This has nothing to do with sewing but I have had these links saved for so long and wanted to share them.
|Swing Shift Cinderella (1945)|
When I was growing up we were exposed to an array of children's programming, consisting of Hanna-Barbera cartoons (The Flintstones, Yogi Bear, The Jetsons, Scooby-Doo) and the live action shows of Sid and Marty Krofft, such as H.R. Pufnstuf, and Land of the Lost. In addition, we could also view vintage cartoons on basic cable, clear into the 1980s. Among these were gems from the 1930s-era Merrie Melodies and Looney Tunes series. During that period of their rivalry with Walt Disney Studios, one particular type of cartoon caught my eye because it was not Disney-like; these characters were flippant and full of sarcasm and the situations were rude, sometimes violent, and even risqué.
Some of these were produced by the great Tex Avery, one of the men behind the children-friendly characters of Bugs Bunny and Daffy Duck at Warner Brothers. During his tenure at Metro Goldwyn Mayer (MGM), he dabbled in a adult jazzy series of fairy tales using elements of modern life in the 1940-50s. I believe the fairy tale element was included to make them seem children-friendly while the story content was not. His work changed the language of cartoons; with exploding bombs, eye-popping doubletakes, and girl-hungry Hollywood wolves. Instead of skipping through forests and castles, his characters frequent bars, night clubs, and high rise apartments.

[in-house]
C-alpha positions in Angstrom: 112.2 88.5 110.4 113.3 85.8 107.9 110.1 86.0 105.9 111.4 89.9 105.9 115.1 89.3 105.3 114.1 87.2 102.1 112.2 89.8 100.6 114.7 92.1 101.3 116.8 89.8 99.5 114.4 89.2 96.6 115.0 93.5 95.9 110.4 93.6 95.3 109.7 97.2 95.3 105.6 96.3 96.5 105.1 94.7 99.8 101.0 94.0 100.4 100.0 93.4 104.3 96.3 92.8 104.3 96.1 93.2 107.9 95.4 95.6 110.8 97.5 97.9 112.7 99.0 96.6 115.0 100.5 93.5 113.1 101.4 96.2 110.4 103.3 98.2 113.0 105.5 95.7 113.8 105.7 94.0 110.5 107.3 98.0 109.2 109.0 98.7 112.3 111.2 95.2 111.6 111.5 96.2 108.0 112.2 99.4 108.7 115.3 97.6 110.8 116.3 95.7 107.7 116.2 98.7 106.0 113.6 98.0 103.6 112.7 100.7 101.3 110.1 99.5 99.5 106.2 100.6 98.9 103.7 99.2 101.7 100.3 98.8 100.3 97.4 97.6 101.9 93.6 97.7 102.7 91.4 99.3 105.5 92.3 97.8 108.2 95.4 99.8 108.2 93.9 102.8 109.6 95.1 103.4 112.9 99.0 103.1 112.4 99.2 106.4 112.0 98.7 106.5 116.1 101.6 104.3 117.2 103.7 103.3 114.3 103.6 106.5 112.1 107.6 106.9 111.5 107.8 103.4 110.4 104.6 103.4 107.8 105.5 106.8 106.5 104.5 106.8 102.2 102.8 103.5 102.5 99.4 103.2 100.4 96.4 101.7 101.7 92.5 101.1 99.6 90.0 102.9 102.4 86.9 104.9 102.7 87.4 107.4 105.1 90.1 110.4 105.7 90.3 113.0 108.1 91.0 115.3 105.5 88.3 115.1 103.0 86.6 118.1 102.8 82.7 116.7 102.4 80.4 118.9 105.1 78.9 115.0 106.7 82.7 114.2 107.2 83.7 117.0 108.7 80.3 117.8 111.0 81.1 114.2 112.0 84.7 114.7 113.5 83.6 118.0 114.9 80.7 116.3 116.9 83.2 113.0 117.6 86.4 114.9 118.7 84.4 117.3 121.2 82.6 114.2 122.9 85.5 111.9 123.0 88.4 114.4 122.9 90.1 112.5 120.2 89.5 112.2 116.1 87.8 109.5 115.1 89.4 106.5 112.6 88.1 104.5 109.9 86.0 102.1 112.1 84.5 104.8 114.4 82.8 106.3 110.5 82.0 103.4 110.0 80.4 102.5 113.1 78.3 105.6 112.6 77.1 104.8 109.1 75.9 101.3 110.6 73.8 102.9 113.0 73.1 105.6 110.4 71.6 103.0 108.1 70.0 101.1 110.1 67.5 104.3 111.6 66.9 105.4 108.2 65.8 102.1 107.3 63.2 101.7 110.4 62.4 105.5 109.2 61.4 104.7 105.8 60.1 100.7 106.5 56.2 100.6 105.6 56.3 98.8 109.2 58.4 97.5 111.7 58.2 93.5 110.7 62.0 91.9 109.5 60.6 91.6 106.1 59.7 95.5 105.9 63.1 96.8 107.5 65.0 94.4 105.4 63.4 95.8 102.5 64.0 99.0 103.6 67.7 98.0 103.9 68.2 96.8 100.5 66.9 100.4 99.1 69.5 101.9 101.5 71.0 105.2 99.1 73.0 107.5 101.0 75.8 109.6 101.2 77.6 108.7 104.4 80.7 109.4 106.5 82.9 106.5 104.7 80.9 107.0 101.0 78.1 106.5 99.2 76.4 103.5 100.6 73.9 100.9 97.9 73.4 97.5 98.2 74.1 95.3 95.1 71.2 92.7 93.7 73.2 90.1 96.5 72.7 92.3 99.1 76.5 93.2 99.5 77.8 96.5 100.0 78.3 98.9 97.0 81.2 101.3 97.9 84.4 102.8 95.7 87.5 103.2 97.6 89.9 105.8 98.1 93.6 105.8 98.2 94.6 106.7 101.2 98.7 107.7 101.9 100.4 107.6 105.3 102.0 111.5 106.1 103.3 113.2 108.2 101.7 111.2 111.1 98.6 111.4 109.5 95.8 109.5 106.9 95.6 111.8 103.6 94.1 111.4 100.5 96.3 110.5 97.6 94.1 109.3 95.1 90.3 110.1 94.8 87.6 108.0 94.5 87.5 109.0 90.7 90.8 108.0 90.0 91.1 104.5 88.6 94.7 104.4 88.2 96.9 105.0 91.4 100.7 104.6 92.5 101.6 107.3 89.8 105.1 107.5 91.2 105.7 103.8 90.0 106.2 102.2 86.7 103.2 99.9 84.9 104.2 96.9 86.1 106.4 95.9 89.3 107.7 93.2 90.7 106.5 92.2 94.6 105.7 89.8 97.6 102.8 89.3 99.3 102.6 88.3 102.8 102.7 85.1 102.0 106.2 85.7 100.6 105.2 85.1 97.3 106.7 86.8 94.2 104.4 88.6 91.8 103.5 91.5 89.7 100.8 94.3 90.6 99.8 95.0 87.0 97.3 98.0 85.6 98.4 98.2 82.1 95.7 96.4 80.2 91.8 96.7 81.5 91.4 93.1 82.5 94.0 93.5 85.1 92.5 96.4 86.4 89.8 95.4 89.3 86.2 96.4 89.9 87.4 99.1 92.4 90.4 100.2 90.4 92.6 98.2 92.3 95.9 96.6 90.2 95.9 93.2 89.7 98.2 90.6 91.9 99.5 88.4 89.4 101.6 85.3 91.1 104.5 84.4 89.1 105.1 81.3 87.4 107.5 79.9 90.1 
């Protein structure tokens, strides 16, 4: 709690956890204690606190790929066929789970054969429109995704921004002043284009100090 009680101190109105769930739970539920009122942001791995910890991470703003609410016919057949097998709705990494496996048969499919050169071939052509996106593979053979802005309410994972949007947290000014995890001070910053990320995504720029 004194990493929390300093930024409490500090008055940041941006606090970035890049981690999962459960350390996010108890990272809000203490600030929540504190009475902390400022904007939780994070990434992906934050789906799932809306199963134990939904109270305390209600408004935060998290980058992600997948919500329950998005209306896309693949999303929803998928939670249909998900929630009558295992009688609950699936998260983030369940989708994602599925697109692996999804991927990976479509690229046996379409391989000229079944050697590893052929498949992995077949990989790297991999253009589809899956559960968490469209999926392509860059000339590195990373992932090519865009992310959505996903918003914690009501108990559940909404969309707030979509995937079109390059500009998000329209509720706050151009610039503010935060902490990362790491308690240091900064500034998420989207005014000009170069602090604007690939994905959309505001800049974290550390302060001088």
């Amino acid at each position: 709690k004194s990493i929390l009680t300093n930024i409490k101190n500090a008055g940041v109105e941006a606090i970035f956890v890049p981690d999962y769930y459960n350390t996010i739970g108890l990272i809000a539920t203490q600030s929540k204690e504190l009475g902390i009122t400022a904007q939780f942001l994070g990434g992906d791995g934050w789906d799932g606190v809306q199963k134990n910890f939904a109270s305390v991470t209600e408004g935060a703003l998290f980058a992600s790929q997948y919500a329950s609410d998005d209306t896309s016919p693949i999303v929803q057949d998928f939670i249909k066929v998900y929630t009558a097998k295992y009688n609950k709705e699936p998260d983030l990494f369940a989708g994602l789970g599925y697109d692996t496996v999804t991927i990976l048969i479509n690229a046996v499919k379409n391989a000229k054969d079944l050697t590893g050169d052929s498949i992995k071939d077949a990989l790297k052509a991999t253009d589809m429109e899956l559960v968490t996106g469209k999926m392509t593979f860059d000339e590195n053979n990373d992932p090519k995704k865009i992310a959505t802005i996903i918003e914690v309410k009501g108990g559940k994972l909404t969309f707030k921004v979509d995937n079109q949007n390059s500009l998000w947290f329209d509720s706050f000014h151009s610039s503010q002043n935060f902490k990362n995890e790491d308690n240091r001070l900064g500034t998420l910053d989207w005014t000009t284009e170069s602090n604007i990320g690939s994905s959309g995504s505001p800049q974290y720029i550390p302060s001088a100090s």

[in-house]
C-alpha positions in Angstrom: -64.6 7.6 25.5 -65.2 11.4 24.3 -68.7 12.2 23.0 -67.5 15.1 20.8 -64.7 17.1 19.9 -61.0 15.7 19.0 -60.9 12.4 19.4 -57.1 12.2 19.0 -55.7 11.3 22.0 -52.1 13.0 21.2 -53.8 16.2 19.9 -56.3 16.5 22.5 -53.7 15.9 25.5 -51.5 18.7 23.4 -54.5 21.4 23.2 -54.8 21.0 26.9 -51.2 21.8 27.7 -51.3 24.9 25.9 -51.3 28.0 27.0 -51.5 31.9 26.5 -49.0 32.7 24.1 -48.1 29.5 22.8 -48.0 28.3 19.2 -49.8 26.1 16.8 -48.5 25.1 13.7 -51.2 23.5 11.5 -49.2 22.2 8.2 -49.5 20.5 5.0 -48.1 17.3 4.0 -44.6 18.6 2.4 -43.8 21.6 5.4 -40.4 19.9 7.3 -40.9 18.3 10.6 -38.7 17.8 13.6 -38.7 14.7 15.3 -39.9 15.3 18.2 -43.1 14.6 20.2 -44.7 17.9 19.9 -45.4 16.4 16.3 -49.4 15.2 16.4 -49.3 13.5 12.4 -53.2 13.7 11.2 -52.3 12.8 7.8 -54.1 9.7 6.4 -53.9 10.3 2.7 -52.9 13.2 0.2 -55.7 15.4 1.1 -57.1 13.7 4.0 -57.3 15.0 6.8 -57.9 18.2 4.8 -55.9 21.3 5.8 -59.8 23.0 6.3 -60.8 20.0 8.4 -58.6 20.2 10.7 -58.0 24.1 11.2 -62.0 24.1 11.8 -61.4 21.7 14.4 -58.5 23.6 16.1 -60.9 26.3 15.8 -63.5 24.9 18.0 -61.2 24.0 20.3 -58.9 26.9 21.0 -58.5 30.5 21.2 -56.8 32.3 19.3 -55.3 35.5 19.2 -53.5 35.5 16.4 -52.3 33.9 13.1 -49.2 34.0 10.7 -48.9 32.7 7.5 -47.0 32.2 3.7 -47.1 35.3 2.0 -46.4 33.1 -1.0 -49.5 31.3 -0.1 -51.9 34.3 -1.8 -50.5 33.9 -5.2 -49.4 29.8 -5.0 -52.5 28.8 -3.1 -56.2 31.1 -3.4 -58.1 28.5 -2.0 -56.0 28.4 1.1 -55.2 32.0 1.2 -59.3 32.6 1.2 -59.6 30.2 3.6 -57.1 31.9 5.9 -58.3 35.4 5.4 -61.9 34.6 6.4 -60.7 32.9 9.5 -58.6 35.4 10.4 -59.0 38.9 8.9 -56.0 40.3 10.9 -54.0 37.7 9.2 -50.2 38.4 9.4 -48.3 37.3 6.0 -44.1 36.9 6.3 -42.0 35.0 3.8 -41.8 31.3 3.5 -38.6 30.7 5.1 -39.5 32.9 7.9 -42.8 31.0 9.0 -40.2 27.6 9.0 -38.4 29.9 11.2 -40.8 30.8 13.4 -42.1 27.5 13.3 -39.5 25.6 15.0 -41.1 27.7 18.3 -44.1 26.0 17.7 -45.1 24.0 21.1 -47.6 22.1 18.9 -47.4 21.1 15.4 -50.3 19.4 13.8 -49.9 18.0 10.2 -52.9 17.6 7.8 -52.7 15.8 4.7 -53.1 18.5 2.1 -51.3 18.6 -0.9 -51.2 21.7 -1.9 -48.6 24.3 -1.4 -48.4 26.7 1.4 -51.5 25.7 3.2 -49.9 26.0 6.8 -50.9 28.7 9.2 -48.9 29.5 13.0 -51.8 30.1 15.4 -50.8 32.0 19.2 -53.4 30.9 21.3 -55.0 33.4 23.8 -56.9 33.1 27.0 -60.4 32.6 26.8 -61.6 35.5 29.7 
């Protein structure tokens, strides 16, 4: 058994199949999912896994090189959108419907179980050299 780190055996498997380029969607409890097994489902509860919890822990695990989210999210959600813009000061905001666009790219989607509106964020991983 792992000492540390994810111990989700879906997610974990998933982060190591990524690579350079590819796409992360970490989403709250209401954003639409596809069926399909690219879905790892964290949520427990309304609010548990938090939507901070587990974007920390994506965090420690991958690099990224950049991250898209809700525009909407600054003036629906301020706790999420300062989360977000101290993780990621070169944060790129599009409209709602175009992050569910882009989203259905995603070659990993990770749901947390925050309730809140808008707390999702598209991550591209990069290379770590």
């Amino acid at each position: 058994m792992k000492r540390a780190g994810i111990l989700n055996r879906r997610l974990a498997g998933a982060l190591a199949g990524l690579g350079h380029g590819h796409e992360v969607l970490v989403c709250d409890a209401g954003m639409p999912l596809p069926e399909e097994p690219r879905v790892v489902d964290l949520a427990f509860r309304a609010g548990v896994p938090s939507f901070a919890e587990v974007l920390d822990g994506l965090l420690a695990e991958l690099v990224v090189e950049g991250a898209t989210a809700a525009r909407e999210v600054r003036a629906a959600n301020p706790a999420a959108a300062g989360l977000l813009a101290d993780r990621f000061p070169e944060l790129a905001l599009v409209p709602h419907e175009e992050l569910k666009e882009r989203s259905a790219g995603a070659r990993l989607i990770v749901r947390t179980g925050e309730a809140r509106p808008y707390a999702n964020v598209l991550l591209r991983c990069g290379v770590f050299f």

Sorry, I have written almost an entire post and have not explained the Jessica Rabbit connection. Well, Jessica (sultry-ly voiced by Kathleen Turner) was a big deal when the movie, Who Framed Roger Rabbit, was released in 1988. More popular a costume during Halloween than that year's trashy French maid or nurse, she was a beauty to be imitated. However, she was not an original, in fact, she was modeled on the femme fatales created by Tex in the three cartoons below. These lusciously curvy and clever bombshells were clearly the inspiration for Jessica.
Oh, and do not forget the importance of their antagonist, "Wolfie," the Zoot-suited playboy who was part of the chain-smoking, cocktail-drinking lifestyle that was depicted as a temptation to our heroines. Some version of this sophisticated, urbane, and slightly swarmy wolf appeared in more than a few Tex Avery cartoon features.
Here are a few images and
The Tex Avery Fairy Tales
Swing Shift Cinderella (1945)
Red Hot Riding Hood (1943)
|The Bear's Tale (1940)|
All of these plus the three above are available on DVD.